Have you invested in a historically unsound nativity scene?
As tens of thousands of Australians prepare to decant their decorations for another festive season, historian John Dickson raises a question over the place of the manger in our Christmas ornaments.
Every nativity scene has one – the baby Jesus, usually lying on a bed of hay, couched in small wooden food trough.
But how accurate is the idea that Jesus was laid to rest in an animal’s feedbox?
It’s more likely Luke’s account of the birth of Jesus points to Mary and Joseph going to stay with relatives in Bethlehem.
Dickson says the problems start with our idea of the “inn” in Bethlehem that Mary and Joseph arrived at that first Christmas Eve.
“The word ‘inn’ in is katalouma in Greek and our knowledge of Greek usage says it can either mean an inn, like a guest house, or the guest room in someone’s actual house,” he says.
Dickson says it’s more likely Luke’s account of the birth of Jesus points to Mary and Joseph going to stay with relatives in Bethlehem, but that the crowding due to the census meant they couldn’t go into a normal bedroom, so they stayed in another part of the house.
And what does that mean for the manger?
“The word ‘manger’ is weird today,” Dickson says.
“We only use it at Christmas time, and you could be forgiven for thinking it’s the special word for ‘the bed reserved for the son of God,” he jokes.
Historians are well aware, though, that the Greek word translated as “manger” is much broader in meaning than most people realise.
“It just means, ‘the area for animals’,” he says.
“It could mean the trough for food, but more likely it just means the area where you put your animals.”
Distraught Christmas decorators might be asking at this point what animals are doing in that ‘other part of the house’ Mary and Joseph ended up in, but Dickson says it’s a really first-world question.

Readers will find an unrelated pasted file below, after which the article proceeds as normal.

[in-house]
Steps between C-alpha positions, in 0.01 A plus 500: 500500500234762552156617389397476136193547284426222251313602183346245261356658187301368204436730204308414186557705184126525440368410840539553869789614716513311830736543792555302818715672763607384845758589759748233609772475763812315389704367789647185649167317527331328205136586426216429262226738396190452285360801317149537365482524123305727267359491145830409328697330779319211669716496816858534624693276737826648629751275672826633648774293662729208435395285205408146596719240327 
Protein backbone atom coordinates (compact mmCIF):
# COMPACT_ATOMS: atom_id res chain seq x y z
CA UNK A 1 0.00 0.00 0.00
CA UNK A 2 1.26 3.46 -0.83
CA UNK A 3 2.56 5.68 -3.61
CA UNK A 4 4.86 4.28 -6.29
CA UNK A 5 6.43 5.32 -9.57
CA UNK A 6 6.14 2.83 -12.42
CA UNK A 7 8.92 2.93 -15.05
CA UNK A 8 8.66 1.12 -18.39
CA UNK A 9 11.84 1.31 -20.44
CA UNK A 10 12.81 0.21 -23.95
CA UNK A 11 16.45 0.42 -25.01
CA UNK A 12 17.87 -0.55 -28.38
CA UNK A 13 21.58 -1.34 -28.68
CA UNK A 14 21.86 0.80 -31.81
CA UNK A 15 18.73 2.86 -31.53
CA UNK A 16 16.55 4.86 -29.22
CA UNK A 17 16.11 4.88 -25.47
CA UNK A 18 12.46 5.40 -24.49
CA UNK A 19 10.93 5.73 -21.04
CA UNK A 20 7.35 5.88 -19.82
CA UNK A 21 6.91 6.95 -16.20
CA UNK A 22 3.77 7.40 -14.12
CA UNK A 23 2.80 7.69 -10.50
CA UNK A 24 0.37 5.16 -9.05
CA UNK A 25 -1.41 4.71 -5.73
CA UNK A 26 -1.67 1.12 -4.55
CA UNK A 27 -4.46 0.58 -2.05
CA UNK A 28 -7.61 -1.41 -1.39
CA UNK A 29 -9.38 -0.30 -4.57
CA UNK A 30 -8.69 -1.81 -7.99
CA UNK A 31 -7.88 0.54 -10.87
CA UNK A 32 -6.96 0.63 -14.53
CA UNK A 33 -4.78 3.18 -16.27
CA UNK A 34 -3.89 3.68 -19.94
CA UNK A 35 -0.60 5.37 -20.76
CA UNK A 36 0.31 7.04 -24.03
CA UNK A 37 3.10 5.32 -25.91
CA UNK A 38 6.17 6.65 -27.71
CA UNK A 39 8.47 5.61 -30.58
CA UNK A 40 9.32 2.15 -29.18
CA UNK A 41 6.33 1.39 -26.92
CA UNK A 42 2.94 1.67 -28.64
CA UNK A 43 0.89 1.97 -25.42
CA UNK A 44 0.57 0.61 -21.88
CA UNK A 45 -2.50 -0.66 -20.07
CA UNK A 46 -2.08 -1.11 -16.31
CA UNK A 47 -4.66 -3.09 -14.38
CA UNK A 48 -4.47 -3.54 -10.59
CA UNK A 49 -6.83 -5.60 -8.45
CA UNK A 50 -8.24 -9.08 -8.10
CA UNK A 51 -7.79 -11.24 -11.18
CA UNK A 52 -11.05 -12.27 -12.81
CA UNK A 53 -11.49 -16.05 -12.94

Having animals in the house may sound weird to us, but it would have been par for the course for first century Palestinians.
“I know that sounds weird,” Dickson says, “but to ancient people it’s no weirder than letting your dog sleep in your house.”
Even the idea of “house” is up for ancient historians bent on re-drawing our picture of Christmas.
Bethlehem was a tiny village during the time the Gospels address, probably containing only a few hundred people.
Dickson says its housing was supplemented by a significant number of caves, some of which he entered on documentary trips to Israel.
“Some houses used excellent caves [and] the manger might just have been one end of the cave normally used for animals.”
“We don’t know the precise details, so there’s scope for imagination which is why, I suppose, the Christmas cards and the Christmas carols feel they can add stuff.” – John Dickson
All up, this means that our traditional Christmas decorations need more caves, less mangers and a baby Jesus asleep maybe on a pile of hay, rather than in a crafted wooden box.
“We don’t know the precise details,” says Dickson, “so there’s scope for imagination which is why, I suppose, the Christmas cards and the Christmas carols feel they can add stuff.”
He points out that Luke’s account used fewer than 400 words to recount the entire birth of Jesus, and Matthew uses even less.
Which goes to show, he says, that we could all benefit from a closer reading of the gospel story this Christmas.
“Pick up a Gospel this Christmas,” Dickson says.
“You may find lots of surprising stuff – some stuff missing, and some stuff there you never imagined.”
This particular revelation is featured in the latest episode of the Eternity podcast series that Dickson hosts, Undeceptions.
Titled “First Noel“, the episode tackles a range of myths that have grown up around the Christmas story and reveals what historians can say for sure about the birth of Jesus.